Eastern and southern European states reject idea of EU budget aid cut

Prague summit of 16 nations also calls for more flexibility in EU cohesion funds

Czech Republic’s prime minister Andrej Babis: “Member states should have the ability to decide on their own about which areas they want to spend these resources on.” Photograph: Michal Cizek/AFP

Czech Republic’s prime minister Andrej Babis: “Member states should have the ability to decide on their own about which areas they want to spend these resources on.” Photograph: Michal Cizek/AFP

 

Sixteen European Union countries have called for the bloc’s next budget to maintain current levels of financial aid to less affluent member states and to give them more flexibility in how they spend these so-called cohesion funds.

Representatives of the eastern and southern European states, including several prime ministers, met in Prague on Tuesday to align their positions ahead of what are likely to be fractious talks on the EU’s spending plans for 2021-2027.

Brussels and wealthy members including Germany suggest cohesion funds could be reduced and come with tighter conditions, amid concern over corruption in EU-financed projects. Some member states also want to link aid to respect for the rule of law, which Poland and Hungary in particular are accused of undermining.

“The current [European] Commission made a proposal that is not fair,” Hungarian prime minister Viktor Orban said. “The new proposal wants to reduce cohesion – in other words the poorer will get less and the richer will get more.”

His Polish counterpart, Mateusz Morawiecki, said poorer EU states “must convince those richest countries, which have had more luck in history – like the Netherlands, Denmark, Germany or France – that the sharing of costs is just.”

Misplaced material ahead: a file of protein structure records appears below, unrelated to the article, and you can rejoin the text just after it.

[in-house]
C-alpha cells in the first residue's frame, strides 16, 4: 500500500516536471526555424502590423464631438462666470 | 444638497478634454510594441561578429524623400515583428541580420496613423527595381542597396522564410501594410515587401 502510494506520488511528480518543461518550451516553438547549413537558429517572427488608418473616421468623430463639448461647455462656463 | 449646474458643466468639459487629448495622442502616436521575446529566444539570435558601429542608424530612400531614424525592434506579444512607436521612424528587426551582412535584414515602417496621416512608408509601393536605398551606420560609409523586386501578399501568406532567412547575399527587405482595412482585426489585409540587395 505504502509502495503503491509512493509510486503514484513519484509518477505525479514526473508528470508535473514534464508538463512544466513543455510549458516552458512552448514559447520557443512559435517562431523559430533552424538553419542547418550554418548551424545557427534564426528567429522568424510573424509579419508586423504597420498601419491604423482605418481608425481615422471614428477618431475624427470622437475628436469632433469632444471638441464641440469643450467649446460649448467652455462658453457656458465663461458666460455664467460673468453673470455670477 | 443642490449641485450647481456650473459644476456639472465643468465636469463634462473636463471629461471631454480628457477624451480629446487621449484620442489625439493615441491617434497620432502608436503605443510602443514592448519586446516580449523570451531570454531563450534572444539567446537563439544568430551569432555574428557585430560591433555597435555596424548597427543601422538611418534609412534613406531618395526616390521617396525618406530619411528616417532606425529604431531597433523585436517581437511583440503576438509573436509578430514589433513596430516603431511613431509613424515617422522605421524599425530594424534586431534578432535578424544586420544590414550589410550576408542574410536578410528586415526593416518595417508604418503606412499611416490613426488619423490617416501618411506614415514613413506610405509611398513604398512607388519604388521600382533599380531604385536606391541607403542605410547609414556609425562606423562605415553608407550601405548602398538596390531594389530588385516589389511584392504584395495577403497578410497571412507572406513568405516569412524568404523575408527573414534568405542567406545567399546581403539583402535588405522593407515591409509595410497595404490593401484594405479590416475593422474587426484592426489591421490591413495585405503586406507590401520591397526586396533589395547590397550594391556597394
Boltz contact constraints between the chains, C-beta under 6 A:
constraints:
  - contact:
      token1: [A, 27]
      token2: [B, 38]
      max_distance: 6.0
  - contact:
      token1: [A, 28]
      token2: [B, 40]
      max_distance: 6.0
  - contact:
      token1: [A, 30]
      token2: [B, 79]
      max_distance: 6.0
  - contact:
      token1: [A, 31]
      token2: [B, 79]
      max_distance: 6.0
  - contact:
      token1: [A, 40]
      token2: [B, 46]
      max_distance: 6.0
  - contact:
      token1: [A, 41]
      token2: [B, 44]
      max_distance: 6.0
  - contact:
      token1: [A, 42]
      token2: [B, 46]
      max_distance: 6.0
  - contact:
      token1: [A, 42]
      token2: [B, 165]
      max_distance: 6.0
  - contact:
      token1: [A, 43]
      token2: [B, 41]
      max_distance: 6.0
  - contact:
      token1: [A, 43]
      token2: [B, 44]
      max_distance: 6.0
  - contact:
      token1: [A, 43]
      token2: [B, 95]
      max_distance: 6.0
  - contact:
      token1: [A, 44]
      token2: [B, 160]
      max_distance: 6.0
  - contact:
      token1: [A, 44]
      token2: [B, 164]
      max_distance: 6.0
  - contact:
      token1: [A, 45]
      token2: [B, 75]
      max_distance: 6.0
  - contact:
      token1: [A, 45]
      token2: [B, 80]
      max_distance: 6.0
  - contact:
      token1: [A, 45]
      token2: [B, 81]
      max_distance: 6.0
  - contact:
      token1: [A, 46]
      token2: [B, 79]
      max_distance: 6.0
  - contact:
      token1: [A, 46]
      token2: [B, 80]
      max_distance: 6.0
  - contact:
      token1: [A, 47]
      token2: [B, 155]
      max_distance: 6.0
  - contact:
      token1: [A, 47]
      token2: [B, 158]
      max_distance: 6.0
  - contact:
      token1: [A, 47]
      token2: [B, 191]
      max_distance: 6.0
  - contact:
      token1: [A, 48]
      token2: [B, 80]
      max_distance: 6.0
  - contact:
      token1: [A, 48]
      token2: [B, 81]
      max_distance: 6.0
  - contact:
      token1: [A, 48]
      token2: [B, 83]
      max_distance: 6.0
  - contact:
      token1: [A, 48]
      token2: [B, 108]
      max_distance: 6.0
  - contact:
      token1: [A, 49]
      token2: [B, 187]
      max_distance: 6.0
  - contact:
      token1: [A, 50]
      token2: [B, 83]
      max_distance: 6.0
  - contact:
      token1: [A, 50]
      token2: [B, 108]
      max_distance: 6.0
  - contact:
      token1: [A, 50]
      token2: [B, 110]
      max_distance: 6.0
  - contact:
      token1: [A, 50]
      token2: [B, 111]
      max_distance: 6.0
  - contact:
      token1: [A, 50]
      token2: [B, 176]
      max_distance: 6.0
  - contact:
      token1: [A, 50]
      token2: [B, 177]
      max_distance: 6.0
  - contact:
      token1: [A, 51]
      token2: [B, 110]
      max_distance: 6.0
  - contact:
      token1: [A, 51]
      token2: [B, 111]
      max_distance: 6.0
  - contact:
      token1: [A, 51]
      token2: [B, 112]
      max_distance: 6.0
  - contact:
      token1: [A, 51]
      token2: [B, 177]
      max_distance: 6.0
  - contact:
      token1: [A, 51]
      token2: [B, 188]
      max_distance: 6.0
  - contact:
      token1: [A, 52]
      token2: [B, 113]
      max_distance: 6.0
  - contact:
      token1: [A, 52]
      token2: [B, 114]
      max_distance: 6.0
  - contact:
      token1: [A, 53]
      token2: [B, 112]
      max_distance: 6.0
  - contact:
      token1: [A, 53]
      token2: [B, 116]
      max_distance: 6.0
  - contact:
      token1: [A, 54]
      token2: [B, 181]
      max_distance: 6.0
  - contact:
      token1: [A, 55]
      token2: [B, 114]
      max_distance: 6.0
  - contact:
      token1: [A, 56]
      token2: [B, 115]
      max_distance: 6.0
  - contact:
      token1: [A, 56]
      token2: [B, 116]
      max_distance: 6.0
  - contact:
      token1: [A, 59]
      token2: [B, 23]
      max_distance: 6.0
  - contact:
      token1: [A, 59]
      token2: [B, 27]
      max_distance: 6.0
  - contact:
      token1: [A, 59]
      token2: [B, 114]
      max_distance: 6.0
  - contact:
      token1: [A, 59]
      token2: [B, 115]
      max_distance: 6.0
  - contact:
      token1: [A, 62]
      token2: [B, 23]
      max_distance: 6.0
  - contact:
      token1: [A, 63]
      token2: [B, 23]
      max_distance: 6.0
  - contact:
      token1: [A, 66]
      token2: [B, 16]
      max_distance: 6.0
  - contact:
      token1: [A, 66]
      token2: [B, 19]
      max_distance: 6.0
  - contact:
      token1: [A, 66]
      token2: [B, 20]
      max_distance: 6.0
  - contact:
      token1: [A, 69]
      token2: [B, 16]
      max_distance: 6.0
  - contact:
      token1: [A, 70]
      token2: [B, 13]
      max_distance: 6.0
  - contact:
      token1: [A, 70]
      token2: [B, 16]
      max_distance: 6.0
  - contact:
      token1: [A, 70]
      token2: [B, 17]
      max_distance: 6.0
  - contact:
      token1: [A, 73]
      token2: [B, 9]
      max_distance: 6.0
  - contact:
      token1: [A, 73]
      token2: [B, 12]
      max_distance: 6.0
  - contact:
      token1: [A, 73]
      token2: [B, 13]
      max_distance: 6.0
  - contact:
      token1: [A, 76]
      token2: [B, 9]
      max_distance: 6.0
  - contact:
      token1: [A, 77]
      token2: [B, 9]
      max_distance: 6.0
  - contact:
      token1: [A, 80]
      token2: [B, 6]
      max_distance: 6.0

‘Rebates must go’

Czech premier Andrej Babis said Britain’s planned exit from the EU should signal an end to the payment of all rebates and “corrections” to certain states.

“The rebates must go. That is €14.5 billion for the next budget period, excluding Britain,” he declared.

“We have to rid ourselves of the administrative burden that is connected with EU funding. Member states should have the ability to decide on their own about which areas they want to spend these resources on,” Radio Prague quoted Mr Babis as saying.

The so-called Friends of Cohesion summit included representatives of Bulgaria, the Czech Republic, Cyprus, Croatia, Estonia, Greece, Hungary, Latvia, Lithuania, Malta, Poland, Portugal, Romania, Slovakia, Slovenia and Spain.

‘Regional priorities’

They said in a statement that it was “vital to safeguard the funding for the cohesion policy at the level of 2014-2020 [budget] in real terms”.

“Moreover, it is crucial to strike a balance between the common EU targets and the possibility for member states to allocate resources in accordance with their national and regional priorities, needs or changing circumstances.”

Leaders of the Visegrad group – Poland, the Czech Republic, Slovakia and Hungary – also held talks on the sidelines of the summit and criticised the EU’s recent decision not to open membership talks with Albania and North Macedonia.

“Maybe they will see [potential] in co-operation with Russia, Turkey, China or Arab countries,” said Slovak prime minister Peter Pellegrini.

“It was a big mistake, because I believe that the enlargement is an investment for the EU. A good investment. Not only an economic but also a security one.”